Isn’t it silly to go to a place 90 miles away and sit in the bleachers watching for thirsty or dirty birds to dive into the puddle under a dripping hose? Yes, but we do just this nearly every weekend, and even some weekdays, in April and early May. We’re leaving Houston, but we’re not leaving the spring migration here. We’ll be back. And for those who are wondering, we’ll be back in late October too. We expect to love St. Louis, but not leave Houston and Rice entirely behind. So look to be surprised by our presence at Wiess College lunches!
The bleachers at Boy Scout Woods are not a solitary experience. The talk among the customers also argues against the stereotype for birders being a rich, elitist bunch. On our first trip this year the bleacher discussion we listened in on when the drip was quiet involved food. In particular it involved Velveeta, and its wonders in queso dip, in macaroni and cheese, and in tuna-noodle bake. This particular group looked like they did not need any more of any of those foods, and neither do we, but it was fun.
The birds fly in off the Gulf, and rest and eat here, particularly if there is a north wind they have to fly into. Otherwise they’ll continue north into much more prolific forests. Apparently they leave theYucatan coast in the evening, cross all night and into the next morning, then plummet down for rest beginning around 2 pm. We go to see these jewels, forgetting for the moment that we are slow birders, content with a single active bird, and we become listing birders, headed towards 20 warbler species for the day, not quite reaching it. This last trip in April was a stolen Thursday, and we saw northern parula, tennessee, blue-winged, yellow, chestnut-sided, magnolia, Cape May, black-throated blue (!), blackburnian, black-throated green, yellow-throated, black and white, American redstart, ovenbird, northern waterthrush, common yellowthroat, Canada, and that is it, unless I forgot one or two.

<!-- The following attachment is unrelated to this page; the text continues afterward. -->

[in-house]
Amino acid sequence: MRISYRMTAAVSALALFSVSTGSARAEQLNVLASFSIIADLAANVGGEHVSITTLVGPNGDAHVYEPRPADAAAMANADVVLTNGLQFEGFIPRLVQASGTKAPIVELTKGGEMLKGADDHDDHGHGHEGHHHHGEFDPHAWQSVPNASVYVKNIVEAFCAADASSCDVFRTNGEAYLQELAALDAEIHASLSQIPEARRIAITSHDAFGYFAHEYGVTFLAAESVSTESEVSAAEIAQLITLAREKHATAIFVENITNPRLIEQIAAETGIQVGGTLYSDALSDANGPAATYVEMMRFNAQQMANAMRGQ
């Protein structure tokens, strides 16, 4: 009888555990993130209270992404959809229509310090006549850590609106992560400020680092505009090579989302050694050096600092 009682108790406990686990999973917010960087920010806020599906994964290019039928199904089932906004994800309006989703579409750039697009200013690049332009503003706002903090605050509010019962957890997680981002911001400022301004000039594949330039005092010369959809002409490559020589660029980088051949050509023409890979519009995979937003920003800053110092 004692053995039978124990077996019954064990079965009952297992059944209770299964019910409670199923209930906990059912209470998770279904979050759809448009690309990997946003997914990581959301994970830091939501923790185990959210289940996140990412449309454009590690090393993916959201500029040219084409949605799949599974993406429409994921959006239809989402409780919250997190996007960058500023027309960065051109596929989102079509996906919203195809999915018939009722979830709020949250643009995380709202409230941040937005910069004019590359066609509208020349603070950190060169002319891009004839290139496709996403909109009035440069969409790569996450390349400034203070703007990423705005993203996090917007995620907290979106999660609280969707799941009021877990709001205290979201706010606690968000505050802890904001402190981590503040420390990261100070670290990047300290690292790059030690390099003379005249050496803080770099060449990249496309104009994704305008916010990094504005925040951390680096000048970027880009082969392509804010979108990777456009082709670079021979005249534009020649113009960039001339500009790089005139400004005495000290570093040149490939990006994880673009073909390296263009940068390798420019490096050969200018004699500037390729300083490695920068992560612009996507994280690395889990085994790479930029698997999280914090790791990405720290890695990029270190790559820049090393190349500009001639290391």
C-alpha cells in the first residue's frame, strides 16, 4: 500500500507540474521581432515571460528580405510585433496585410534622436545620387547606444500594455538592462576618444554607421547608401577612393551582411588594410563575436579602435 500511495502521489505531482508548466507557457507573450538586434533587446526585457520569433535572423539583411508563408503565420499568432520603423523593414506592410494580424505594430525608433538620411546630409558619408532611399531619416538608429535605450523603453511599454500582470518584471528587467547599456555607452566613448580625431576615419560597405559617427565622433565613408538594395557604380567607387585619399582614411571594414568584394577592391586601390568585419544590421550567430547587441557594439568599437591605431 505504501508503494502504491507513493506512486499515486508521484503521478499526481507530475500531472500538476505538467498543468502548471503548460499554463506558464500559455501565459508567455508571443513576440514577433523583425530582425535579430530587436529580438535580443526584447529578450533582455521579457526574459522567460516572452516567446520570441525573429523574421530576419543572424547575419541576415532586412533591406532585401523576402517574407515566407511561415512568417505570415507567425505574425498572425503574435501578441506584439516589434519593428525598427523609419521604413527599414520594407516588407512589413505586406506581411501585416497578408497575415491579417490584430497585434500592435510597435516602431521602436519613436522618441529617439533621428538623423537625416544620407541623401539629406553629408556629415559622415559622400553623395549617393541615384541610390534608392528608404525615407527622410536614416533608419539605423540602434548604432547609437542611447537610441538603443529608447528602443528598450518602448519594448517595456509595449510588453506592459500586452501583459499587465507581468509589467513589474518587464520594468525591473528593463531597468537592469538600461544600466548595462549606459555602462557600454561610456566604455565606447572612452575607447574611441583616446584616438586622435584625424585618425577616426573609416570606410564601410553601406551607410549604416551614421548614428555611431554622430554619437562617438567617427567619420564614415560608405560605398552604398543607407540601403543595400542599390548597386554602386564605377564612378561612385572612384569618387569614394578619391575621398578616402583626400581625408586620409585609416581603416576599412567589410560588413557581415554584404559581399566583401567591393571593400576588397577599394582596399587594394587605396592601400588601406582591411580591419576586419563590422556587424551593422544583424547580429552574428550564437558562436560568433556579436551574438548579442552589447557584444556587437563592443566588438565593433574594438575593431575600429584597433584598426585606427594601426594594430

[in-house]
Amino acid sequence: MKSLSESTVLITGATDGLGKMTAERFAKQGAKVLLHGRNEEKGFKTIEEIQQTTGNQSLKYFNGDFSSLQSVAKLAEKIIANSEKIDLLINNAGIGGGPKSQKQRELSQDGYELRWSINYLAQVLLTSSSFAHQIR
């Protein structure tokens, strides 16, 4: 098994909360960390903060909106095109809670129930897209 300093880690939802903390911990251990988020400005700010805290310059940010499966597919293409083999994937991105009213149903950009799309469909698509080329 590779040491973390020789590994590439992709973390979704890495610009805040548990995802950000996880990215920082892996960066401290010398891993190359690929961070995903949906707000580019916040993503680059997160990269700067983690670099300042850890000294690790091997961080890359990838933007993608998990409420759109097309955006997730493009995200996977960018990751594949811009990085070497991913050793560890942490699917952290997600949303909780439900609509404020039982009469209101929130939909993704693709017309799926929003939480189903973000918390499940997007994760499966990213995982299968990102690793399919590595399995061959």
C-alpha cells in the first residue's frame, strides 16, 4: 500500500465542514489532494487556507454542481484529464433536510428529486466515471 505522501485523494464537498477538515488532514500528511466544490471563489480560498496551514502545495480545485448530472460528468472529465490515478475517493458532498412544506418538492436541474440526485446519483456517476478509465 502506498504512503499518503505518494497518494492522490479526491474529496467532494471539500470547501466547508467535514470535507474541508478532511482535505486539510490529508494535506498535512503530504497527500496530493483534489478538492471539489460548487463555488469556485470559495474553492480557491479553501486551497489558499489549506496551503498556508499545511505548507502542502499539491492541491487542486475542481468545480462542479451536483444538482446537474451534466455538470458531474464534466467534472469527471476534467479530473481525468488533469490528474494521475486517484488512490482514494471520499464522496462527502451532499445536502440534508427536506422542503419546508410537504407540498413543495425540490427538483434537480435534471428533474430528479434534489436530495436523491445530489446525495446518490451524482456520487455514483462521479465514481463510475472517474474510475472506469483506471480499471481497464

High Island is not usually the town Houstonians converge upon for fun. It is a small, poor, oilfield worker town just back from the coast, perched on a salt dome and ringed with pumping wells. It has three churches, but no Dairy Queen. The Methodist Church serves great bar-b-que on Saturdays during April, complete with homemade cakes and pies. High Island survives the storm surges of the hurricanes that blister through, but feels the winds. Houstonians would be more likely to go on towards the Bolivar Peninsula, to towns like Crystal Beach, or Gilchrist, both obliterated by hurricane Ike, and now receiving dump-truck loads of coarse sand.
Besides the warblers, I was after a rose-breasted grosbeak this Thursday afternoon. There he sat, chest stained raspberry red, head a contrasting black, belly fluffy white. This was the bird I wanted for a photo, emblematic of a great witnessing of the spring migration, just as kettles of broad-winged hawks are to fall migration at Smith Point. But that was not enough. I also wanted a photo of this proud bird, and I did not have a lens anything like those swelling around me. A rose-breasted grosbeak sounds like an American robin on speed, not too much, just enough to make it forget to pause between measures.